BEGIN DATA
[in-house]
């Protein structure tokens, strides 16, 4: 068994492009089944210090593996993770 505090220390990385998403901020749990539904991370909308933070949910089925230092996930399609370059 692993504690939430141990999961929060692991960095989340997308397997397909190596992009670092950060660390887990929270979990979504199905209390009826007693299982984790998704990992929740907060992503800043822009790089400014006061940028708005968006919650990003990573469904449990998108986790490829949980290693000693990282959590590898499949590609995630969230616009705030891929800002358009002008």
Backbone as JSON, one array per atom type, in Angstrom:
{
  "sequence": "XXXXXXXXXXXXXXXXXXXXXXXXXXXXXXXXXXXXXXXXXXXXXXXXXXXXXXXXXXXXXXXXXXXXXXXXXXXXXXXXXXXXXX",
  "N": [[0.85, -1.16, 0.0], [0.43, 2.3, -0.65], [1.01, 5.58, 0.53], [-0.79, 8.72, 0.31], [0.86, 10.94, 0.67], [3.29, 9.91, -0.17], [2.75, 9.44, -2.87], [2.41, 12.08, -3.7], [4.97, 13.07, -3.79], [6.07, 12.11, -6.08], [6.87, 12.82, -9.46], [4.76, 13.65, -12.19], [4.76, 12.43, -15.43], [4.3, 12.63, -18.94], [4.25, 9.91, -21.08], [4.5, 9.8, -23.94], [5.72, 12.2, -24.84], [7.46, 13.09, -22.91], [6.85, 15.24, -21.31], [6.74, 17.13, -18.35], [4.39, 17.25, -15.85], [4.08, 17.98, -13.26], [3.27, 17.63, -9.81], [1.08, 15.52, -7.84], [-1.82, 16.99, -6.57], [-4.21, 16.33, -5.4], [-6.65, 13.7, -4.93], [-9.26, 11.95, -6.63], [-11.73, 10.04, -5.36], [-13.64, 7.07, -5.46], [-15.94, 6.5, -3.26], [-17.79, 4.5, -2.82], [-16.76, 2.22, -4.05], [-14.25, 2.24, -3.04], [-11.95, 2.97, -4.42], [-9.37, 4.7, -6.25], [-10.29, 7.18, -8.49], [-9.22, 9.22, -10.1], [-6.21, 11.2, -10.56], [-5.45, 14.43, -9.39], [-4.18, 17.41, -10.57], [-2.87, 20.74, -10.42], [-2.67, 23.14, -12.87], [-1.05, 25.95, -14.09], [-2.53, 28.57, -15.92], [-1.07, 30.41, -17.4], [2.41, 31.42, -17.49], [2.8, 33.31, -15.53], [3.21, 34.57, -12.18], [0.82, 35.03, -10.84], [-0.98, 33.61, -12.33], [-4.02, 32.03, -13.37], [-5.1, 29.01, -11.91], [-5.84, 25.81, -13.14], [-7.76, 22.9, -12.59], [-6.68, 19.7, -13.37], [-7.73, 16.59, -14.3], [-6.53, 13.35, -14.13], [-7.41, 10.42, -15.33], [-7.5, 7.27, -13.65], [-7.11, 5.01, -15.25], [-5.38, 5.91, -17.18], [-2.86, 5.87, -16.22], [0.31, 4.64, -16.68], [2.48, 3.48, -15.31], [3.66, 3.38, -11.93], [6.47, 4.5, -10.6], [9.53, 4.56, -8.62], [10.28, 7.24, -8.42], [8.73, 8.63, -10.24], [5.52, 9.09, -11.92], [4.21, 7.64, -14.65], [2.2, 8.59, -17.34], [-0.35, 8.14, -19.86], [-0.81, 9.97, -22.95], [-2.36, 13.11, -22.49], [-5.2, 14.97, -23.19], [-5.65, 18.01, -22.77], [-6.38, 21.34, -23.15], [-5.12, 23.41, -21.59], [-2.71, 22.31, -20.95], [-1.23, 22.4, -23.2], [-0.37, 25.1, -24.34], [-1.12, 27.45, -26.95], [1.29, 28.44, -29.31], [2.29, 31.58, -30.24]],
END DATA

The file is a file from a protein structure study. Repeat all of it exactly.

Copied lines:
[in-house]
């Protein structure tokens, strides 16, 4: 068994492009089944210090593996993770 505090220390990385998403901020749990539904991370909308933070949910089925230092996930399609370059 692993504690939430141990999961929060692991960095989340997308397997397909190596992009670092950060660390887990929270979990979504199905209390009826007693299982984790998704990992929740907060992503800043822009790089400014006061940028708005968006919650990003990573469904449990998108986790490829949980290693000693990282959590590898499949590609995630969230616009705030891929800002358009002008």
Backbone as JSON, one array per atom type, in Angstrom:
{
  "sequence": "XXXXXXXXXXXXXXXXXXXXXXXXXXXXXXXXXXXXXXXXXXXXXXXXXXXXXXXXXXXXXXXXXXXXXXXXXXXXXXXXXXXXXX",
  "N": [[0.85, -1.16, 0.0], [0.43, 2.3, -0.65], [1.01, 5.58, 0.53], [-0.79, 8.72, 0.31], [0.86, 10.94, 0.67], [3.29, 9.91, -0.17], [2.75, 9.44, -2.87], [2.41, 12.08, -3.7], [4.97, 13.07, -3.79], [6.07, 12.11, -6.08], [6.87, 12.82, -9.46], [4.76, 13.65, -12.19], [4.76, 12.43, -15.43], [4.3, 12.63, -18.94], [4.25, 9.91, -21.08], [4.5, 9.8, -23.94], [5.72, 12.2, -24.84], [7.46, 13.09, -22.91], [6.85, 15.24, -21.31], [6.74, 17.13, -18.35], [4.39, 17.25, -15.85], [4.08, 17.98, -13.26], [3.27, 17.63, -9.81], [1.08, 15.52, -7.84], [-1.82, 16.99, -6.57], [-4.21, 16.33, -5.4], [-6.65, 13.7, -4.93], [-9.26, 11.95, -6.63], [-11.73, 10.04, -5.36], [-13.64, 7.07, -5.46], [-15.94, 6.5, -3.26], [-17.79, 4.5, -2.82], [-16.76, 2.22, -4.05], [-14.25, 2.24, -3.04], [-11.95, 2.97, -4.42], [-9.37, 4.7, -6.25], [-10.29, 7.18, -8.49], [-9.22, 9.22, -10.1], [-6.21, 11.2, -10.56], [-5.45, 14.43, -9.39], [-4.18, 17.41, -10.57], [-2.87, 20.74, -10.42], [-2.67, 23.14, -12.87], [-1.05, 25.95, -14.09], [-2.53, 28.57, -15.92], [-1.07, 30.41, -17.4], [2.41, 31.42, -17.49], [2.8, 33.31, -15.53], [3.21, 34.57, -12.18], [0.82, 35.03, -10.84], [-0.98, 33.61, -12.33], [-4.02, 32.03, -13.37], [-5.1, 29.01, -11.91], [-5.84, 25.81, -13.14], [-7.76, 22.9, -12.59], [-6.68, 19.7, -13.37], [-7.73, 16.59, -14.3], [-6.53, 13.35, -14.13], [-7.41, 10.42, -15.33], [-7.5, 7.27, -13.65], [-7.11, 5.01, -15.25], [-5.38, 5.91, -17.18], [-2.86, 5.87, -16.22], [0.31, 4.64, -16.68], [2.48, 3.48, -15.31], [3.66, 3.38, -11.93], [6.47, 4.5, -10.6], [9.53, 4.56, -8.62], [10.28, 7.24, -8.42], [8.73, 8.63, -10.24], [5.52, 9.09, -11.92], [4.21, 7.64, -14.65], [2.2, 8.59, -17.34], [-0.35, 8.14, -19.86], [-0.81, 9.97, -22.95], [-2.36, 13.11, -22.49], [-5.2, 14.97, -23.19], [-5.65, 18.01, -22.77], [-6.38, 21.34, -23.15], [-5.12, 23.41, -21.59], [-2.71, 22.31, -20.95], [-1.23, 22.4, -23.2], [-0.37, 25.1, -24.34], [-1.12, 27.45, -26.95], [1.29, 28.44, -29.31], [2.29, 31.58, -30.24]],